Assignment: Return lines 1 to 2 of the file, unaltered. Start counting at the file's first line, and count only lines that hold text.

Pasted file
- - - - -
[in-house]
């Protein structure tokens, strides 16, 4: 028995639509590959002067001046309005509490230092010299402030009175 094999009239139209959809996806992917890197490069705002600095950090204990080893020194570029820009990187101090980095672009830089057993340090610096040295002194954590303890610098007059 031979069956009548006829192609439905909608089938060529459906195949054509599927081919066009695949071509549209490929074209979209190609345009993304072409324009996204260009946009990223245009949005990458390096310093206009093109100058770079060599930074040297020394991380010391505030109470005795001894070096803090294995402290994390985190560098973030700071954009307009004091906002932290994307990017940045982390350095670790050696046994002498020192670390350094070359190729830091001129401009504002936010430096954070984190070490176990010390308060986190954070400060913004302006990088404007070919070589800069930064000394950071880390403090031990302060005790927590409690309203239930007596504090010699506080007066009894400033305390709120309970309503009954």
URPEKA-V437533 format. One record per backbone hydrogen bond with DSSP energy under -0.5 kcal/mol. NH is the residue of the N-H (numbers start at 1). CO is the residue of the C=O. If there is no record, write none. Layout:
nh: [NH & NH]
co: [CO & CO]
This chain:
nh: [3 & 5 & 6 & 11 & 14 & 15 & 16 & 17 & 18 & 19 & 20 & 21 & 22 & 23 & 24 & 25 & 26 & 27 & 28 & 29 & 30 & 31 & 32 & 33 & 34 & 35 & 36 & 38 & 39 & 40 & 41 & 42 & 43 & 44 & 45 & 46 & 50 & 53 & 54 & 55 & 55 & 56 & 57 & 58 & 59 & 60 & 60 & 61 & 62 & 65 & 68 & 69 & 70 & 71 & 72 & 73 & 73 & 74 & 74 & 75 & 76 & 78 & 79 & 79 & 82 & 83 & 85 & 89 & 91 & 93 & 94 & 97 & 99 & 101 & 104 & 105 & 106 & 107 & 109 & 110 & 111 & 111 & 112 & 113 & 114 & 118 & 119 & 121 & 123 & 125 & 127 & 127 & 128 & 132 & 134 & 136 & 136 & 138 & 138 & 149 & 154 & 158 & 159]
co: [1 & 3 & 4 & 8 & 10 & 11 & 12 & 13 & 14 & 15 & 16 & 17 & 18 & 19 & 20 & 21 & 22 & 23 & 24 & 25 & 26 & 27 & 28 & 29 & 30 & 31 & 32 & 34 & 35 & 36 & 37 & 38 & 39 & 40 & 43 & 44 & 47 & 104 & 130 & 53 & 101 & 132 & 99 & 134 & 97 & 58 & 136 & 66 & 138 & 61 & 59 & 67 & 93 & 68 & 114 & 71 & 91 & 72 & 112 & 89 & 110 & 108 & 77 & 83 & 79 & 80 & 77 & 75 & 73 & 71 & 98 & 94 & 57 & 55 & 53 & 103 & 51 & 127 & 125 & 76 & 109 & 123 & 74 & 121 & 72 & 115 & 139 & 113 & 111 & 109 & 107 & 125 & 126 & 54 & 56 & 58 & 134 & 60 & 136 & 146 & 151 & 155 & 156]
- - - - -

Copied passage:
[in-house]
């Protein structure tokens, strides 16, 4: 028995639509590959002067001046309005509490230092010299402030009175 094999009239139209959809996806992917890197490069705002600095950090204990080893020194570029820009990187101090980095672009830089057993340090610096040295002194954590303890610098007059 031979069956009548006829192609439905909608089938060529459906195949054509599927081919066009695949071509549209490929074209979209190609345009993304072409324009996204260009946009990223245009949005990458390096310093206009093109100058770079060599930074040297020394991380010391505030109470005795001894070096803090294995402290994390985190560098973030700071954009307009004091906002932290994307990017940045982390350095670790050696046994002498020192670390350094070359190729830091001129401009504002936010430096954070984190070490176990010390308060986190954070400060913004302006990088404007070919070589800069930064000394950071880390403090031990302060005790927590409690309203239930007596504090010699506080007066009894400033305390709120309970309503009954």